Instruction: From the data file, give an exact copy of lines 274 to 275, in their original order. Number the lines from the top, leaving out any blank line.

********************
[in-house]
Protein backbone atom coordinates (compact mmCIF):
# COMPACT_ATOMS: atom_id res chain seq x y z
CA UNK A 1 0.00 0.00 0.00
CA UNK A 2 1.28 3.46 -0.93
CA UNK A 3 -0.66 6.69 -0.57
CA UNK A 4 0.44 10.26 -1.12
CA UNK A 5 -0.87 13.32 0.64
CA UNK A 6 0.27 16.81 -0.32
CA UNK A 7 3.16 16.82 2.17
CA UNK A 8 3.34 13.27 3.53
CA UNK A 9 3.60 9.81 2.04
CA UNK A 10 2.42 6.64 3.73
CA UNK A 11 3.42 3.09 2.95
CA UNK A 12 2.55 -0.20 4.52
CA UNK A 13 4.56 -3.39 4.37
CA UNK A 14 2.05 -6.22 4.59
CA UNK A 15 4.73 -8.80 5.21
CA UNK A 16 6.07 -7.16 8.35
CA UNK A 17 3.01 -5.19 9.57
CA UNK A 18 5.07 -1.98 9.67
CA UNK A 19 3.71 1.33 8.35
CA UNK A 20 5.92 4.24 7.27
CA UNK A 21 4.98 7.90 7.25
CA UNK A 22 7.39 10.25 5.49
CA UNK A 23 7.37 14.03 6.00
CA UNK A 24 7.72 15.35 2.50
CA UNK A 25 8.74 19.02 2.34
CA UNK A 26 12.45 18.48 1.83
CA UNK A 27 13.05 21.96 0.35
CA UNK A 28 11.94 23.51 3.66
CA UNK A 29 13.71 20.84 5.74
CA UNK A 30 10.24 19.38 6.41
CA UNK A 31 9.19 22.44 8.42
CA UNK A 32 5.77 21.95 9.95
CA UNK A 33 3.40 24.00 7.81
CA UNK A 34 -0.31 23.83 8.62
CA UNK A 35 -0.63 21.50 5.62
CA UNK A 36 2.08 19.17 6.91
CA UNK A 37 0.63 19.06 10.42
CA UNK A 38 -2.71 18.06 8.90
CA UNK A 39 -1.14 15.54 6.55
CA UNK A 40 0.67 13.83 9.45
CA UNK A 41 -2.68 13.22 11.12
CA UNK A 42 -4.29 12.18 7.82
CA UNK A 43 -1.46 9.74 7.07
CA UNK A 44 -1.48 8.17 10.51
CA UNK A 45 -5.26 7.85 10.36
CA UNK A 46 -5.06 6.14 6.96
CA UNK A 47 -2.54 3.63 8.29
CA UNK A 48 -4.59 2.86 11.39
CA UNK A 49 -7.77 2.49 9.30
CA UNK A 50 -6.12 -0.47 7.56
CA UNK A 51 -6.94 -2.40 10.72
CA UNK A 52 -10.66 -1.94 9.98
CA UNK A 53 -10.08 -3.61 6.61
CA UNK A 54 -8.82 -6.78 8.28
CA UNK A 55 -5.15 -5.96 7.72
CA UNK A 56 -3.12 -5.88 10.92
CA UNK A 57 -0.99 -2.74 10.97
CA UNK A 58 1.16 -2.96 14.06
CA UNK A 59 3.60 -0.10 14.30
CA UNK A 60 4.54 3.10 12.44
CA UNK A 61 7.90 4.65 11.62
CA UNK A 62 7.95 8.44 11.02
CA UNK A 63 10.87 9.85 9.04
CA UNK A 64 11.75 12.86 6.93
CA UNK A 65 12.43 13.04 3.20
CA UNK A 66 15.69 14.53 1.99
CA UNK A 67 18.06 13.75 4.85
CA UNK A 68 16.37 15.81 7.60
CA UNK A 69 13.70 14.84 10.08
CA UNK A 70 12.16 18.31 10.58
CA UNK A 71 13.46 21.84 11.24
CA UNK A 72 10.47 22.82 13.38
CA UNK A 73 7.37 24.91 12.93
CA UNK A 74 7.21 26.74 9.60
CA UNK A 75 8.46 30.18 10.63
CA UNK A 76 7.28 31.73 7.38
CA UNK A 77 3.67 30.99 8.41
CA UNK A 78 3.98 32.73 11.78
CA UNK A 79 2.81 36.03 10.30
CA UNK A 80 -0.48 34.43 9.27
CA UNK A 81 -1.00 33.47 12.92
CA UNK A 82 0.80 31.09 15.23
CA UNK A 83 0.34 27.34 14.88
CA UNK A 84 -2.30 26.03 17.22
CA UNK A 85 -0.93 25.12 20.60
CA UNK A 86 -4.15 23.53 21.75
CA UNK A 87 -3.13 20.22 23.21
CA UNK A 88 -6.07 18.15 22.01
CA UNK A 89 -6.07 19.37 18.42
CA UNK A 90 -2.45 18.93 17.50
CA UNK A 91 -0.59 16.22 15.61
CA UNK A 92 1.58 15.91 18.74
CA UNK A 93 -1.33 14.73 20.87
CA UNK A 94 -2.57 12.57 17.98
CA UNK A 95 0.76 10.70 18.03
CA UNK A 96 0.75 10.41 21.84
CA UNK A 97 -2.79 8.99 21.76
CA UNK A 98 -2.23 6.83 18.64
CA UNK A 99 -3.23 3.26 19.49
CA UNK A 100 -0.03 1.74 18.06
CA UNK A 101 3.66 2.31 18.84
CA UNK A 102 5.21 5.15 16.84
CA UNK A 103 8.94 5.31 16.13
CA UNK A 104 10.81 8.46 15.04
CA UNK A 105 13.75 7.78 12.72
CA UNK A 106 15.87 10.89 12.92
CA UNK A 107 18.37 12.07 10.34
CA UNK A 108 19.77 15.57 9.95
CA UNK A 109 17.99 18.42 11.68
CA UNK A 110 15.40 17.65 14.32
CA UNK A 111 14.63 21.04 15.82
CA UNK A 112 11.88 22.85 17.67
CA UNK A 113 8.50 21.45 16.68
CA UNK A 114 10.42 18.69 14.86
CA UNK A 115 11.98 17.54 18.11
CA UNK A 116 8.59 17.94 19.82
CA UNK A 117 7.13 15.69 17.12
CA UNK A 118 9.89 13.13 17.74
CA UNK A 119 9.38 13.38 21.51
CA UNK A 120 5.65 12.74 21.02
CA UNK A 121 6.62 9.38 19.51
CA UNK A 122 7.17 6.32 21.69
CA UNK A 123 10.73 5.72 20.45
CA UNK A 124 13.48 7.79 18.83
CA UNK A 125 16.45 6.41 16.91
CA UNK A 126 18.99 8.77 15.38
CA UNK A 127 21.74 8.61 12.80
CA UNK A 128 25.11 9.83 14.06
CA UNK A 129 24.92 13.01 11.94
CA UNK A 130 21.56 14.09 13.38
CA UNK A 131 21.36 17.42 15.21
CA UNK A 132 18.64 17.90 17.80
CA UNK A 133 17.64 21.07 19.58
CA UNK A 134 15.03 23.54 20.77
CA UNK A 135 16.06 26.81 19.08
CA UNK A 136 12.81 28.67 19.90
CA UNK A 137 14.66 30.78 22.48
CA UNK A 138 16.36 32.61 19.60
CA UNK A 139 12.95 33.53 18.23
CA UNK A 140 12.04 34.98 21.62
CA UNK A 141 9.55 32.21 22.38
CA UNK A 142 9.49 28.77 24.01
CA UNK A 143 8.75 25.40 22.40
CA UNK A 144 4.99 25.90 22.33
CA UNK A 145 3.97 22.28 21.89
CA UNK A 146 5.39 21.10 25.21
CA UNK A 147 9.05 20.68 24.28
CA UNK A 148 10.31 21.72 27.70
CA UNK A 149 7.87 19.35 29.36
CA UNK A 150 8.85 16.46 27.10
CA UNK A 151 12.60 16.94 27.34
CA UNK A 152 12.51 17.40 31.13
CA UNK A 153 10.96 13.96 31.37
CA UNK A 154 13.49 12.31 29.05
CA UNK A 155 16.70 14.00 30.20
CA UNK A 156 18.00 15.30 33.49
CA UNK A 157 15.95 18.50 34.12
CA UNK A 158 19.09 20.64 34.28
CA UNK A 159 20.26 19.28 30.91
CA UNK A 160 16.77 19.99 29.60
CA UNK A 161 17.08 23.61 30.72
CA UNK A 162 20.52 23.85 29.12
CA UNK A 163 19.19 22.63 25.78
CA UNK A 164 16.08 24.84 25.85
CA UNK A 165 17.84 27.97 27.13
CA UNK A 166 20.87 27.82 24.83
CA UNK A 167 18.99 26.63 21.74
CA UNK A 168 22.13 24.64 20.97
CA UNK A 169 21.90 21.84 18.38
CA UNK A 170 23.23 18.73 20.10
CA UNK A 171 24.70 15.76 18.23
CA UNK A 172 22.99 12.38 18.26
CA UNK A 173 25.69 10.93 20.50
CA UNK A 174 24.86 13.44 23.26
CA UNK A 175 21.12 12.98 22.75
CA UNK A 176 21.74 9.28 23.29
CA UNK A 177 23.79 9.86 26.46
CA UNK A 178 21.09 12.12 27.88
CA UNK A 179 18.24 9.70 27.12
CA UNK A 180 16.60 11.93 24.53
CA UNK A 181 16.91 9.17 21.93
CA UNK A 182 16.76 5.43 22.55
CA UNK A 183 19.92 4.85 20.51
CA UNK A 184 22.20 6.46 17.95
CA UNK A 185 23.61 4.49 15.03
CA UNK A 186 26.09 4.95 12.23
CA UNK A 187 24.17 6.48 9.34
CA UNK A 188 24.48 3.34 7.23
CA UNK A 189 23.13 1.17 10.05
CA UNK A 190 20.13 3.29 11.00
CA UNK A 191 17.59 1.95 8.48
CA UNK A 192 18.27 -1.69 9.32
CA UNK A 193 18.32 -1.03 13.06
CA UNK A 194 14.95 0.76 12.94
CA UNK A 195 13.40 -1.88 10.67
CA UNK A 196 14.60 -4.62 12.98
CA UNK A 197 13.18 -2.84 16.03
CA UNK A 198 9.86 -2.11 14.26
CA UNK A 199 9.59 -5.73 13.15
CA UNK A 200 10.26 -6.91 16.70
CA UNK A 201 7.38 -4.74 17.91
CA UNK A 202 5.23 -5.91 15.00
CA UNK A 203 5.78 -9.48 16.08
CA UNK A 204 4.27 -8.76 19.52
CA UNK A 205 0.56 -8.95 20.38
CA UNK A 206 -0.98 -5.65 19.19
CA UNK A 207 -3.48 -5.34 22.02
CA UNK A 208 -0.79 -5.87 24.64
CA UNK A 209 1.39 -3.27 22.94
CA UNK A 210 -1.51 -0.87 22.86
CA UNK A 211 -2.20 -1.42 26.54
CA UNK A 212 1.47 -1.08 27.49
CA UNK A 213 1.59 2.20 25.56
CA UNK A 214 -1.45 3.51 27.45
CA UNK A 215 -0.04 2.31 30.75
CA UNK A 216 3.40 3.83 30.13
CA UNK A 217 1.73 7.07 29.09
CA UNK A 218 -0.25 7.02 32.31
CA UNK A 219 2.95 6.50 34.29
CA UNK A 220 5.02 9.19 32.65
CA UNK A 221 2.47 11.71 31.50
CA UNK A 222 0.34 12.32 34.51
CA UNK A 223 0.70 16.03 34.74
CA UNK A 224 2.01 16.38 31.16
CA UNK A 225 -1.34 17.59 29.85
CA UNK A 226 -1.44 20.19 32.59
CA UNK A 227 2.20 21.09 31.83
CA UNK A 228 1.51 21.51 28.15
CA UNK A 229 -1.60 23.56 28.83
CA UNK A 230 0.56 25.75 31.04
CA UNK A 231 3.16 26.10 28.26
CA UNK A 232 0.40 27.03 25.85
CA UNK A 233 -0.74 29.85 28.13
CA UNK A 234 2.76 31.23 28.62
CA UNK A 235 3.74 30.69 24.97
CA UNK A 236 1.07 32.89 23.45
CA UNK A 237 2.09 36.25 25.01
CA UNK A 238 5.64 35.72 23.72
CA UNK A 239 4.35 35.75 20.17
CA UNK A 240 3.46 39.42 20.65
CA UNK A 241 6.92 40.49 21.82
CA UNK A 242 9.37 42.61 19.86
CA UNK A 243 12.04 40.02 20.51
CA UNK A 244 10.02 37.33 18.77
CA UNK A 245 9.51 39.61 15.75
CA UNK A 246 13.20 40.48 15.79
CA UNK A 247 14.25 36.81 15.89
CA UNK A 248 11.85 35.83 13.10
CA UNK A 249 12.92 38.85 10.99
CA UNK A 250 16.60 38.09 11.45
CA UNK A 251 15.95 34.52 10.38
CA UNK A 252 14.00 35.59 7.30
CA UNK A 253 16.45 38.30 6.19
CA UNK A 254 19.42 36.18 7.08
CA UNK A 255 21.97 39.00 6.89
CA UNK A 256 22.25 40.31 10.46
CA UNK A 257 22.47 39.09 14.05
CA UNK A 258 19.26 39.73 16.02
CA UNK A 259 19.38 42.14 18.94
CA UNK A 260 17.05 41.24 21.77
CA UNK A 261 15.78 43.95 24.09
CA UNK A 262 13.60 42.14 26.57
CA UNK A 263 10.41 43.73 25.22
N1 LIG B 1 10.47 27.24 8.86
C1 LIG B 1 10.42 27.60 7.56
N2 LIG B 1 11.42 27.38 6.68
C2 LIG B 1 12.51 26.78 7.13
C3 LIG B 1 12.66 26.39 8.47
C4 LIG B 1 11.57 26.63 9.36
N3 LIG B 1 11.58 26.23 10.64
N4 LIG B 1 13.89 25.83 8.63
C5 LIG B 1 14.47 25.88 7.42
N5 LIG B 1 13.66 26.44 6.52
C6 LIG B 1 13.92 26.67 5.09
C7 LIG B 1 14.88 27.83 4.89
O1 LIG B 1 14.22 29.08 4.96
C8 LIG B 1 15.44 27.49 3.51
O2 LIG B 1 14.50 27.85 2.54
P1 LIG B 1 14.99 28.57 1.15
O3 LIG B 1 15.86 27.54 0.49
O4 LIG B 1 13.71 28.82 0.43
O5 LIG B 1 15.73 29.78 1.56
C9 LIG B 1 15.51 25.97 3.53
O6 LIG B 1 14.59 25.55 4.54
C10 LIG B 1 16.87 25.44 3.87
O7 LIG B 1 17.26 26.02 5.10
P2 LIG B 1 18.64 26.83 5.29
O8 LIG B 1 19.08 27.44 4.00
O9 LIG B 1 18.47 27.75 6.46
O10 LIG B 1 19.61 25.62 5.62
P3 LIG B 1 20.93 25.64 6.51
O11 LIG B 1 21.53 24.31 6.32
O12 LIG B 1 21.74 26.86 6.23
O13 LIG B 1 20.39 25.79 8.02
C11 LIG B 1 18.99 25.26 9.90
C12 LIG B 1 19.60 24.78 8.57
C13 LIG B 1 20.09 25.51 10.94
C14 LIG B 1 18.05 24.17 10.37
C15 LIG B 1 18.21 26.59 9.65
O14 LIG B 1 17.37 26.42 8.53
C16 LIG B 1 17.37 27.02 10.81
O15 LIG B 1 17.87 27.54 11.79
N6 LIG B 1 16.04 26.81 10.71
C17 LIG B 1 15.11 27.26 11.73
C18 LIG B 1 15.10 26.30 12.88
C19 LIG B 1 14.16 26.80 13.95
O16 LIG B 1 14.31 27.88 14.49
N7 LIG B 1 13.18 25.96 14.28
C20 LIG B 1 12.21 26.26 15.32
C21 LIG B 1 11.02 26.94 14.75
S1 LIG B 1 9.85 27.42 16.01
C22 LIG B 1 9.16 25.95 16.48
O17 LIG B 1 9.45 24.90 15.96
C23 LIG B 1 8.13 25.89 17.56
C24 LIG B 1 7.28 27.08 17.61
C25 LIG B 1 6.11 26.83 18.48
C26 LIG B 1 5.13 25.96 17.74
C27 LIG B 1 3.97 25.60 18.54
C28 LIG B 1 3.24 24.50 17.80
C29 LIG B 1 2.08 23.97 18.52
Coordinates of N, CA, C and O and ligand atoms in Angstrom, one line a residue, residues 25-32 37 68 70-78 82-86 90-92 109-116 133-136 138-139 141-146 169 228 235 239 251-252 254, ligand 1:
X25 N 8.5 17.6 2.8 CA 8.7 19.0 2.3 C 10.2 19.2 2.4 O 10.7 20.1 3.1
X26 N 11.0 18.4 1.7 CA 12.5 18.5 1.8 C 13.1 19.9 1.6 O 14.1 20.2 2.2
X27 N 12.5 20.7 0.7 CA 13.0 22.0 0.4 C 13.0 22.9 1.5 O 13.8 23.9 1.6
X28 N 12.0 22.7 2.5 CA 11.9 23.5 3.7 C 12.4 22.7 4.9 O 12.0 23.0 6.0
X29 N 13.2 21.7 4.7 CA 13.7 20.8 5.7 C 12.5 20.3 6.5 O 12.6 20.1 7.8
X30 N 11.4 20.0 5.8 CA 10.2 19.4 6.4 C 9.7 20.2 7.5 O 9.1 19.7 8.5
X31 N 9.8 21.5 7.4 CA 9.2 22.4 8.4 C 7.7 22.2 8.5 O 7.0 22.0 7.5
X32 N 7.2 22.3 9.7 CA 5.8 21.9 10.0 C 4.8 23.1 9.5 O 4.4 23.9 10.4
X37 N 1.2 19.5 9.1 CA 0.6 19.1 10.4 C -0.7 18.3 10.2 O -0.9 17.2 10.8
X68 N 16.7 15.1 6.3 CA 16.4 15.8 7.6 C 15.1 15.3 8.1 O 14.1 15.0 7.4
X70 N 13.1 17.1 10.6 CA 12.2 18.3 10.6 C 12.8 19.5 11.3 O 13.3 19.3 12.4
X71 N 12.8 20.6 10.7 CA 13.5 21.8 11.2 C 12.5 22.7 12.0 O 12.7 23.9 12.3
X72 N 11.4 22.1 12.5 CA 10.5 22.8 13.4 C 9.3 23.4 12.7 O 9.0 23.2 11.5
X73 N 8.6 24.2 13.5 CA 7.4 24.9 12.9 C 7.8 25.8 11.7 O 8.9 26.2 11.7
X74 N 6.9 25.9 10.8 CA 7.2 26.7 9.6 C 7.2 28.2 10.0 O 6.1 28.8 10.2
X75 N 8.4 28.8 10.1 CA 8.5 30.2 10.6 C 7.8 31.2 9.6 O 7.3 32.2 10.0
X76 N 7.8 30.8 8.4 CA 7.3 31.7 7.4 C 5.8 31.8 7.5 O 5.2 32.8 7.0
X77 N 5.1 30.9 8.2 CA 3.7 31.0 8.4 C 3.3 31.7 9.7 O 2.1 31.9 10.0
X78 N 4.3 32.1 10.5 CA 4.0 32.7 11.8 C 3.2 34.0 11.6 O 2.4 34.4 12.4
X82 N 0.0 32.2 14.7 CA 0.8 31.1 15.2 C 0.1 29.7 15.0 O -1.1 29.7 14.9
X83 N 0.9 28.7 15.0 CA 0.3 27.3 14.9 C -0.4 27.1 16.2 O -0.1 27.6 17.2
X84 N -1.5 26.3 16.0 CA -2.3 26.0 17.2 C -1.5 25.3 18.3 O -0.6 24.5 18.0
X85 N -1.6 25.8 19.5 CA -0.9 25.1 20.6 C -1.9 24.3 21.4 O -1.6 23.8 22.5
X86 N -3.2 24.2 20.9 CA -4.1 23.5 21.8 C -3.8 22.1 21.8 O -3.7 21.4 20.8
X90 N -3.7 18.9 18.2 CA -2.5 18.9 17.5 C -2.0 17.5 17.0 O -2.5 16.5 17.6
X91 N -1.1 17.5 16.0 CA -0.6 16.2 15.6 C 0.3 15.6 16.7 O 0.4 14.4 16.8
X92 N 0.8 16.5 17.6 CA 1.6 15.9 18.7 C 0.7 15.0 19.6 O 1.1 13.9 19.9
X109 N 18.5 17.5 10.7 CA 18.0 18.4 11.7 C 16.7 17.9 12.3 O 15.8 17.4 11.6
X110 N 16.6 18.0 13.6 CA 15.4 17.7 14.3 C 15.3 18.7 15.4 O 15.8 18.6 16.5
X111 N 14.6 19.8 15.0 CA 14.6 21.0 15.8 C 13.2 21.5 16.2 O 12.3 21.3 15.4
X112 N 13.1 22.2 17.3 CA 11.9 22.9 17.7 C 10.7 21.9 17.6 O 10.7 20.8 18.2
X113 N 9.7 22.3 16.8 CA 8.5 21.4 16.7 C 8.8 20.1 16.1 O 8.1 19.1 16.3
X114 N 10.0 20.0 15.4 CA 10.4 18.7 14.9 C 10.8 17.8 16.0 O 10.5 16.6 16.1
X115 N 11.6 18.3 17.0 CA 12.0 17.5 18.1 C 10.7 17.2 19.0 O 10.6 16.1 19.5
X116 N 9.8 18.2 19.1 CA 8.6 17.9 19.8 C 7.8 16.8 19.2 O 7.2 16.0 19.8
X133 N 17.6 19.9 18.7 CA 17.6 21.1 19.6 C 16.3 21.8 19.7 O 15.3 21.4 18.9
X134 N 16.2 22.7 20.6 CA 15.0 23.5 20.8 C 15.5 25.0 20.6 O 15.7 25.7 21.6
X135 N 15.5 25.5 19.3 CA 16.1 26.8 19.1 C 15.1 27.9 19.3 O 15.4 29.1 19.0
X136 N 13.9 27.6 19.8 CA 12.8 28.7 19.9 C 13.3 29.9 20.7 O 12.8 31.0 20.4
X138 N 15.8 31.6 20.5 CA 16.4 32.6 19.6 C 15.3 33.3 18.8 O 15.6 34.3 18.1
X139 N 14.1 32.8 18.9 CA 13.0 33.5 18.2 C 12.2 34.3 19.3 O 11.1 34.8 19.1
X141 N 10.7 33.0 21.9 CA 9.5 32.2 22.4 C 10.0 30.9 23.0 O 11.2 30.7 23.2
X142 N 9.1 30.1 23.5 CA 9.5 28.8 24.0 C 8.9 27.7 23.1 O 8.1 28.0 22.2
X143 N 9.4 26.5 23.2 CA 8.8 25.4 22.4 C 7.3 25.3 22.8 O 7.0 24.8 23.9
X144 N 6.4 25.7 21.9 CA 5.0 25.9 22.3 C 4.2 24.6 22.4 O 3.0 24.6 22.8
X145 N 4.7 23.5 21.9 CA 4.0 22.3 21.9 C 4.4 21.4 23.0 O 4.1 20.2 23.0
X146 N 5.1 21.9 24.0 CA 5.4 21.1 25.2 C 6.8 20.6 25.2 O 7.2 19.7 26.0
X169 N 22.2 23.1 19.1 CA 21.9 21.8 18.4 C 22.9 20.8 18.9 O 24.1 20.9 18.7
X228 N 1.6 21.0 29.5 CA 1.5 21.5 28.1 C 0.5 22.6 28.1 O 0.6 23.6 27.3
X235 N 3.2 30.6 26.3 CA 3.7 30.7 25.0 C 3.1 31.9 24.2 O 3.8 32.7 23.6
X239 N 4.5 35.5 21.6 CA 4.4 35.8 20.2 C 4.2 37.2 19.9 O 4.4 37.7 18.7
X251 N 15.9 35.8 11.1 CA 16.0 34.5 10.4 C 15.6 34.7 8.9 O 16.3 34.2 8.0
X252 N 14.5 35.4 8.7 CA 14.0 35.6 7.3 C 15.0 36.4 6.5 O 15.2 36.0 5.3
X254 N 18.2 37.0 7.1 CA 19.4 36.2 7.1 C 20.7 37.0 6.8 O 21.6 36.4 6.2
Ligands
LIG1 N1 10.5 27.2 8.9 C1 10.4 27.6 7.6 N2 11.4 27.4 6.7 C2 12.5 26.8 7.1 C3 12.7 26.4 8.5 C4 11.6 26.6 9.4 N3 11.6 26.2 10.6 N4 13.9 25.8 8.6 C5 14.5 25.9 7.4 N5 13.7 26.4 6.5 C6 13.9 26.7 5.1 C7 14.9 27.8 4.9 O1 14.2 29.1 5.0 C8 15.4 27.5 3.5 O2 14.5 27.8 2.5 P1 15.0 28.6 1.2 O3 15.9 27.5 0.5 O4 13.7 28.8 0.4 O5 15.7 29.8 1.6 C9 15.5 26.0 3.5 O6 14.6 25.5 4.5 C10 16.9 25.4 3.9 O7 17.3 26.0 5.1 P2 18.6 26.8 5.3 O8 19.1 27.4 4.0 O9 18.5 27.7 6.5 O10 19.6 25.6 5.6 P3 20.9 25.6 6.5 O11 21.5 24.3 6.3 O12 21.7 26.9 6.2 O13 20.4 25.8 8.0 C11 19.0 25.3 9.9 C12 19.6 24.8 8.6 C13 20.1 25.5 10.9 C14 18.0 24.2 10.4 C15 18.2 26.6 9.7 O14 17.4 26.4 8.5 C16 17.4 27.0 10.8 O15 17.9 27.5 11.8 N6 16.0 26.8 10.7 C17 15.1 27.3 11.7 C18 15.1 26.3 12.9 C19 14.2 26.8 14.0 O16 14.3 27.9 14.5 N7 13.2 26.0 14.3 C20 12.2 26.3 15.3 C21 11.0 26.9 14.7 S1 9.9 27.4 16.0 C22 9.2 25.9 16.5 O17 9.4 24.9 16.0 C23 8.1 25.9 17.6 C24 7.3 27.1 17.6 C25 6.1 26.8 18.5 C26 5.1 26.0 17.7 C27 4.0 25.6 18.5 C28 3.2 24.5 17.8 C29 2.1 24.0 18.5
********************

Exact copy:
N4 LIG B 1 13.89 25.83 8.63
C5 LIG B 1 14.47 25.88 7.42